“It’s certainly consistent with what we think is true, that being indoors, unmasked, in close proximity with other people, increases your risk of contracting COVID,” she said, adding it becomes even more risky in areas with higher rates of positivity across the population.
There’s no doubt that dining out is a high-risk behavior and it’s an important personal decision about what level of risk to take in everyday life, Nefcy said, and those in higher-risk categories should consider taking greater precautions than others.
“If for your mental health you do need to go out, wear a mask, keep six feet distance and wash your hands frequently,” she said.
However, Nefcy said, the more risks the public collectively takes, the longer we will all be dealing with the ramifications of the ongoing worldwide health crisis.
Health officials agree community spread continues across the tip of the mitt.
Across the 18-county region, the current testing positivity rate is just below 3 percent, and the case rate is about 31 cases per million people per day, according to Khaldun.
She reported this week that the northern Lower Michigan area has been decreasing both in testing positivity rates and the number of cases among the overall population.
But up north isn’t out of the woods yet, health officials agreed; COVID-19 remains present and accounted for.
“We have community spread. It’s at a low level, and I think we’re doing what we can to try to control that,” Meyerson said.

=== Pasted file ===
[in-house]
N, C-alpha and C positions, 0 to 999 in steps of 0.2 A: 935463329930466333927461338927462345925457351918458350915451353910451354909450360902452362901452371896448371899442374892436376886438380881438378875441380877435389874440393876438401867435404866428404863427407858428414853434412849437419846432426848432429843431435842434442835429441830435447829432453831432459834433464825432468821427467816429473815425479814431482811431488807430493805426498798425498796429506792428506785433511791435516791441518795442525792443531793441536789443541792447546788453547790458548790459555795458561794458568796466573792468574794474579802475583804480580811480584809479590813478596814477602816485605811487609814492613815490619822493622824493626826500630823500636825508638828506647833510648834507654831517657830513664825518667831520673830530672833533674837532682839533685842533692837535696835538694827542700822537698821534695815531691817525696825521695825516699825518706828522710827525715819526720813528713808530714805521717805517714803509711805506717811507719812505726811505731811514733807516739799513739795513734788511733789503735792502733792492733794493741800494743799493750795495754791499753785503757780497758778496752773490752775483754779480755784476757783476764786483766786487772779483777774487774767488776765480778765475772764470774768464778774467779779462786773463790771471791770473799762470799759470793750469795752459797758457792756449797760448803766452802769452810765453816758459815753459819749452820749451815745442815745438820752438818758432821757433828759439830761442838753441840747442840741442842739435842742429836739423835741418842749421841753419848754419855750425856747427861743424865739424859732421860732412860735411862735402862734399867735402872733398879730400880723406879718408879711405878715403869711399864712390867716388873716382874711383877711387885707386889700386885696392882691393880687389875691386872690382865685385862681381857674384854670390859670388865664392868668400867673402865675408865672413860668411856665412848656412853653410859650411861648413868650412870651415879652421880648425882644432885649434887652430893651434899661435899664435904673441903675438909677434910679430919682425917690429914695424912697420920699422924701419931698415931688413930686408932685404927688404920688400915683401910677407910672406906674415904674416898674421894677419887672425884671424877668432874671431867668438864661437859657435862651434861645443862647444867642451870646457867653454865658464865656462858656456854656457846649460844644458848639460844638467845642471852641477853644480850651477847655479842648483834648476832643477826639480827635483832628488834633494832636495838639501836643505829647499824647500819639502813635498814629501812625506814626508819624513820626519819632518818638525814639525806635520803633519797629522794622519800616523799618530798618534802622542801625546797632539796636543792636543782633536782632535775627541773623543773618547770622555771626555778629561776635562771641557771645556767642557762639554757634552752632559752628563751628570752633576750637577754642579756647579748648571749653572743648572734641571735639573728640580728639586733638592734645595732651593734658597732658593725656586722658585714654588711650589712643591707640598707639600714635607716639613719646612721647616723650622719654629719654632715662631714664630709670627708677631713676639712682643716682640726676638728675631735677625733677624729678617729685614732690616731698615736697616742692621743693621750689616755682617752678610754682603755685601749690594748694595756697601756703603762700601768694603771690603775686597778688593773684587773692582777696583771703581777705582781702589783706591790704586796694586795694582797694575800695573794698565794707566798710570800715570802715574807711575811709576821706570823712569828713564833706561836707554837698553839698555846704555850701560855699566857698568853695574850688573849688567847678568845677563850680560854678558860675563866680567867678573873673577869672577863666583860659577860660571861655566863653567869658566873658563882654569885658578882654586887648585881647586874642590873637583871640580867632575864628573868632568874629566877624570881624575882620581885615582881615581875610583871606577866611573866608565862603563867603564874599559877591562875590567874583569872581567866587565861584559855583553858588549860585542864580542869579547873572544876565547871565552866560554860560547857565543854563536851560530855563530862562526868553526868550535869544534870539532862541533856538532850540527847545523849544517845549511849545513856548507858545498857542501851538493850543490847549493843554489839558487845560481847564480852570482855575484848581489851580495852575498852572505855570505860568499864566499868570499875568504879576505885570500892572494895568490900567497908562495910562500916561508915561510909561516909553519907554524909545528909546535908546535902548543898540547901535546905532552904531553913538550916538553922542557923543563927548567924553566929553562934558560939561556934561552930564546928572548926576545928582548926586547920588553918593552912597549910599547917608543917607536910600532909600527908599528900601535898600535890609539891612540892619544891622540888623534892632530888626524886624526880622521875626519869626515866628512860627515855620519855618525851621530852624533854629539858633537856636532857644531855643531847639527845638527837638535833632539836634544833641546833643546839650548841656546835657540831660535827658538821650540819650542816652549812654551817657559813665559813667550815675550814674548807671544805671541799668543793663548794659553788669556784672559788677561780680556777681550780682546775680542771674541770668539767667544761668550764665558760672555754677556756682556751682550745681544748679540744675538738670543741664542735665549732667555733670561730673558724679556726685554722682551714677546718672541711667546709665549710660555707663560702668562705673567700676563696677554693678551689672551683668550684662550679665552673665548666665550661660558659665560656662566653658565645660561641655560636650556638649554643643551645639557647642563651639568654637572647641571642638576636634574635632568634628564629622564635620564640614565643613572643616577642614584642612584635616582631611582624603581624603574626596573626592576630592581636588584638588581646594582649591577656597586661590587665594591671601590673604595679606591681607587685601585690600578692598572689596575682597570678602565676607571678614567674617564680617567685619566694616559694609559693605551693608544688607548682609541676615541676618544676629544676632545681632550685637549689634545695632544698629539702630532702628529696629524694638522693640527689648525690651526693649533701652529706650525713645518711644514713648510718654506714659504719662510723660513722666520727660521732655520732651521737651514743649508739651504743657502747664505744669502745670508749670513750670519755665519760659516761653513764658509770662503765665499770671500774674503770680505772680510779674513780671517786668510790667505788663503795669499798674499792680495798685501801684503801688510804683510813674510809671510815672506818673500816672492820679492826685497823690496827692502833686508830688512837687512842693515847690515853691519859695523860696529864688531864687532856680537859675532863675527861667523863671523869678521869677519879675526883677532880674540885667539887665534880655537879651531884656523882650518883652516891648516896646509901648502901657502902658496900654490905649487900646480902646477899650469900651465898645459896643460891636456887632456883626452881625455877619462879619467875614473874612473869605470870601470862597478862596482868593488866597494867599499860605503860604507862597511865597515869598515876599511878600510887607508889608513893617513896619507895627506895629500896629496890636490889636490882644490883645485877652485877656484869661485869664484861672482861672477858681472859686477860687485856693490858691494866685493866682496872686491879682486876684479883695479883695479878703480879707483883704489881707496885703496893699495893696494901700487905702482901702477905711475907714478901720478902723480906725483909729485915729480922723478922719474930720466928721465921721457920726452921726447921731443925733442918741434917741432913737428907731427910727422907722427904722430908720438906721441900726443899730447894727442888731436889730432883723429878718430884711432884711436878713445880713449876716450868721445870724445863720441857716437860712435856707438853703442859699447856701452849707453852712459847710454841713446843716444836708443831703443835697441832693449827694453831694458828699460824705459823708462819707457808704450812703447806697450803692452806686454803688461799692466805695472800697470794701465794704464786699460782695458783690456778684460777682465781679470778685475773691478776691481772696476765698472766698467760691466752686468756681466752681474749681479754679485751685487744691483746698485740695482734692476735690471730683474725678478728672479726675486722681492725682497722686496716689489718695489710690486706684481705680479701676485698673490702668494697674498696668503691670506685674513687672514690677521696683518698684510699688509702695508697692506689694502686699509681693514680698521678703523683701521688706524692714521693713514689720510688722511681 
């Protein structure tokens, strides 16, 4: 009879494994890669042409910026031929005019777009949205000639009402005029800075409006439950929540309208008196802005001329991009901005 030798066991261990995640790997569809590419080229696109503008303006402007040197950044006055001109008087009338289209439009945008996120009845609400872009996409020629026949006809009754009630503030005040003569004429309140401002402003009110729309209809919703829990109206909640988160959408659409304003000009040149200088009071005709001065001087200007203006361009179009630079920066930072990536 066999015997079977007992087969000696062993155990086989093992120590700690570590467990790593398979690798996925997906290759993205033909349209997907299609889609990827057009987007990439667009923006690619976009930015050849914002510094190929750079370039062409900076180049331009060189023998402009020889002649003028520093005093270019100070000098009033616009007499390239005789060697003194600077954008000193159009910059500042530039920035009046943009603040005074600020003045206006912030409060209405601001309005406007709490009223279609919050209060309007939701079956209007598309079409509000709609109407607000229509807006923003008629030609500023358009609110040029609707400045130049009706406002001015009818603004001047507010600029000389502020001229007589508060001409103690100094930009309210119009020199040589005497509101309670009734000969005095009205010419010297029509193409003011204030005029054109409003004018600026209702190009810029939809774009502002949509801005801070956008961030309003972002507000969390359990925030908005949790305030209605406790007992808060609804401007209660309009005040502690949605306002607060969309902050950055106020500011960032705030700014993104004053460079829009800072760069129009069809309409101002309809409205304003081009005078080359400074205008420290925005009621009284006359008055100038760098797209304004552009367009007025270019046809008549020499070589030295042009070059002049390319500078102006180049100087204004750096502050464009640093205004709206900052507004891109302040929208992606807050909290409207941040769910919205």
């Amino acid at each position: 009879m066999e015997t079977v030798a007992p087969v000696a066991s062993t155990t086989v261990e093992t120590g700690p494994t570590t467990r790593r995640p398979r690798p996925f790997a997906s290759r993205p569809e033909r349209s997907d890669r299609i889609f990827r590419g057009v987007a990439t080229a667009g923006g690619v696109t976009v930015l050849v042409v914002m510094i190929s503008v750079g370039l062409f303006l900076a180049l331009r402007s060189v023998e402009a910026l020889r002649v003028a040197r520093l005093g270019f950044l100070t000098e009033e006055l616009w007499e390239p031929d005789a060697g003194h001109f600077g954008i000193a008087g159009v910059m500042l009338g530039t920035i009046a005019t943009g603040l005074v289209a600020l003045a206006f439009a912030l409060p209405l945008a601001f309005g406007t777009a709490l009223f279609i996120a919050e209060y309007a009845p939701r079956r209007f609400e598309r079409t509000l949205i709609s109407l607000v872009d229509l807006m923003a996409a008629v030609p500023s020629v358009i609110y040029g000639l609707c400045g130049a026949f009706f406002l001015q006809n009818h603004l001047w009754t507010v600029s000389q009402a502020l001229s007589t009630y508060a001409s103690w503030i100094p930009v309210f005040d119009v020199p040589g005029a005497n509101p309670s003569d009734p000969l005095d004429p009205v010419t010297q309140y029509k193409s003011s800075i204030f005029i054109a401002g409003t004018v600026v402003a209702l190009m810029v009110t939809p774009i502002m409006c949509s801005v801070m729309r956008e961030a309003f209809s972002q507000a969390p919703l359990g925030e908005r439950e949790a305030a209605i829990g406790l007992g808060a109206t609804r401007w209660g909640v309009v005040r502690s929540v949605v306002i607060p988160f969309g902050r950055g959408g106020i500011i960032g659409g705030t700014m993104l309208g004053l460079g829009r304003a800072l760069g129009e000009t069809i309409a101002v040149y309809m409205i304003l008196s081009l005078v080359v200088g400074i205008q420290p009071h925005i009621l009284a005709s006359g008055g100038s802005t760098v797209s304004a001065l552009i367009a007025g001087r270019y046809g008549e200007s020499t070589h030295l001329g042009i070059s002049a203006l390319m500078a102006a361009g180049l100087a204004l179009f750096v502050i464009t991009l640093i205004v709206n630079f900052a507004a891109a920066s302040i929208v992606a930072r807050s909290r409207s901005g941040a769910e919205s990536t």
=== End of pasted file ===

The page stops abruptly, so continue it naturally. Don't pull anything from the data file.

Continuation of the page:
Wendy Hirschenberger, health officer for Grand Traverse County Health Department, said the county dropped into the low-risk category for testing positivity rate for the first time in a month. The current seven-day average of percent-positivity is 2.9 percent, she said.
“Prior to that we were in the medium, medium-high and high-risk categories, but have been slowly decreasing in risk based on percent positivity for the last two weeks,” she said.
This week Grand Traverse County — where there are the region’s most number of cases at nearly 400 — the number of those infected number 26.5 per million, Hirschenberger said.
“That puts us in the medium high risk for this measure,” she said. “We were as high as 112 cases per million at our highest in later August, but again, have been slowly decreasing in this rate for the last three-plus weeks.”
But as many as half of the new cases are not connected to other known cases, she said — meaning acquired through community spread.
“For the past six weeks, approximately 50 to 60 percent of our new cases have been identified as close contacts to other cases. So that leaves 40 to 50 percent of our cases that are a result of community exposure,” Hirschenberger said.
She said contributing to the community exposure are larger group events with people not always social distancing or wearing a mask, as well as those who travel.
“Ultimately, almost all cases are from person-to-person exposure, mainly through respiratory droplets produced when an infected person coughs, sneezes, or talks, which is why hand washing, masking, social distancing and staying home when sick are still as important as ever,” Hirschenberger said.
“Certainly people who maybe do go for on-site eating and drinking may have other behaviors that put them at risk. So association is not causation.” Dr. Joshua Meyerson